Last week, the U.S. House of Representatives voted to pass a bill to expedite federal review of some spects of proposed natural gas pipelines. Known as H.R. 161, the Natural Gas Pipeline Permitting Reform Act is officially summarized as providing for the "timely consideration of all licenses, permits, and approvals required under Federal law with respect to the siting, construction, expansion, or operation of any natural gas pipeline projects." If enacted into law, what would H.R. 161 do?
Relatively brief for federal legislation, the printed draft of H.R. 161 comes in at just 3 pages. Overall, it defines and accelerates the timelines for federal approvals of some proposed natural gas pipelines. If enacted, the bill would give the Federal Energy Regulatory Commission one year to decide whether or not to issue a pipeline permit, following which other federal agencies would have 90 days to issue any ancillary permits.
The pipelines that would benefit from this bill are those that have applied to the Federal Energy Regulatory Commission under Section 7 of the Natural Gas Act (15 U.S.C. 717f) for a certificate of public convenience and necessity, and have used the Commission's "prefiling" process.
First, H.R. 161 amends Section 7 of the Natural Gas Act to require the Federal Energy Regulatory Commission to approve or deny an application for a certificate of public convenience and necessity for a prefiled project not later than 12 months after receiving a complete application that is ready to be processed.
Second, H.R. 161 requires any agency responsible for issuing any license, permit, or approval required under Federal law in connection with a prefiled project for which a certificate of public convenience and necessity is sought under the Natural Gas Act to approve or deny the issuance of the license, permit, or approval not later than 90 days after the Commission issues its final environmental document relating to the project. Generally speaking, if such as agency cannot complete its review process within this timeline, it is compelled to deny the license, permit, or approval, but H.R. 161 would allow the Commission to extend the 90 day deadline by an additional 30 days. H.R. 161 also changes federal law to provide that in the case of agency inaction within the 90 day time period or extra 30 day period, the requested license, permit, or approval shall take effect upon the expiration of 30 days after the end of such period.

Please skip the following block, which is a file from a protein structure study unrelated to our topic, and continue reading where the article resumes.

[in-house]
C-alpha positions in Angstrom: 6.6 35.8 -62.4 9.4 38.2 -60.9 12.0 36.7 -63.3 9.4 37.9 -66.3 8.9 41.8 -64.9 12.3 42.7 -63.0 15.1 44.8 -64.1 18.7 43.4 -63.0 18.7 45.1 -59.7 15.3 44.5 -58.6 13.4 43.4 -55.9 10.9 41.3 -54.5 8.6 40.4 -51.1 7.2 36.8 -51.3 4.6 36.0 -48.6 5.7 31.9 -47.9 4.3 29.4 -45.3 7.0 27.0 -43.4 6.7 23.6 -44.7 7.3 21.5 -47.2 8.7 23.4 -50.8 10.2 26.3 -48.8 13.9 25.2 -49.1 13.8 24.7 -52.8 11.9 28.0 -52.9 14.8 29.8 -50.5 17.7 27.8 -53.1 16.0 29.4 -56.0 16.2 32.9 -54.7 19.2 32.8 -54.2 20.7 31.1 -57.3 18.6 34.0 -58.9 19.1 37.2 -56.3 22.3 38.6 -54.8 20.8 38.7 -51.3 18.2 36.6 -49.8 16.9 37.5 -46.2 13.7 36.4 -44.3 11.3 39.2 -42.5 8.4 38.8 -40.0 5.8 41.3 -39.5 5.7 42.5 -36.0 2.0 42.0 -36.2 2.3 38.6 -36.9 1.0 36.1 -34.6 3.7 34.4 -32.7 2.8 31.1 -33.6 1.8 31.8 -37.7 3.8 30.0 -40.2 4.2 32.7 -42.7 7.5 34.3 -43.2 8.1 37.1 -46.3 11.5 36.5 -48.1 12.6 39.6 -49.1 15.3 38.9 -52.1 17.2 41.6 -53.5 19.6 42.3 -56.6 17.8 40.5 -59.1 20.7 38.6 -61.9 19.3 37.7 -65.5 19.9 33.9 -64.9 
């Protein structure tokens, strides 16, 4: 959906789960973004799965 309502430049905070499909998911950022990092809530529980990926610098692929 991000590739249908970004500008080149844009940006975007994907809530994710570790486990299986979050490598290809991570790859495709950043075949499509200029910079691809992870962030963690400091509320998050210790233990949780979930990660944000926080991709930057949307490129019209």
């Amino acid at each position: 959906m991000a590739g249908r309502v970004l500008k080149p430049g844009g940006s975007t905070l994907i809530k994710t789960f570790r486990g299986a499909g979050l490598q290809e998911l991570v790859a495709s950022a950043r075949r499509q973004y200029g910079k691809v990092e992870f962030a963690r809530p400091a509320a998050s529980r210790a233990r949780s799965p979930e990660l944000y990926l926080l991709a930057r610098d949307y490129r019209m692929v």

On January 22, the House voted 253-169 in favor of the bill. It now goes before the Senate. But on January 20, the Executive Office of the President issued a statement of administrative policy stating, "If the President were presented with H.R. 161, his senior advisors would recommend that he veto the bill." In that administrative policy statement, the administration acknowledged the need for additional energy infrastructure and supports the timely consideration of project applications, but notes risks from that H.R. 161. These risks include effective limits on public participation in pipeline review processes, and that agencies may be forced to make decisions based on incomplete information or information that may not be available. The executive branch's statement also cites a FERC report that since Fiscal Year 2009, FERC has completed action on 91 percent (512 out of 563) of all pipeline applications that it has received within one year of receipt, with the remaining decisions involving complex proposals that merit additional review and consideration.
Will the Natural Gas Pipeline Permitting Reform Act be enacted into law? How will its enactment -- or non-enactment -- affect proposed new natural gas pipelines, and the customers they would serve?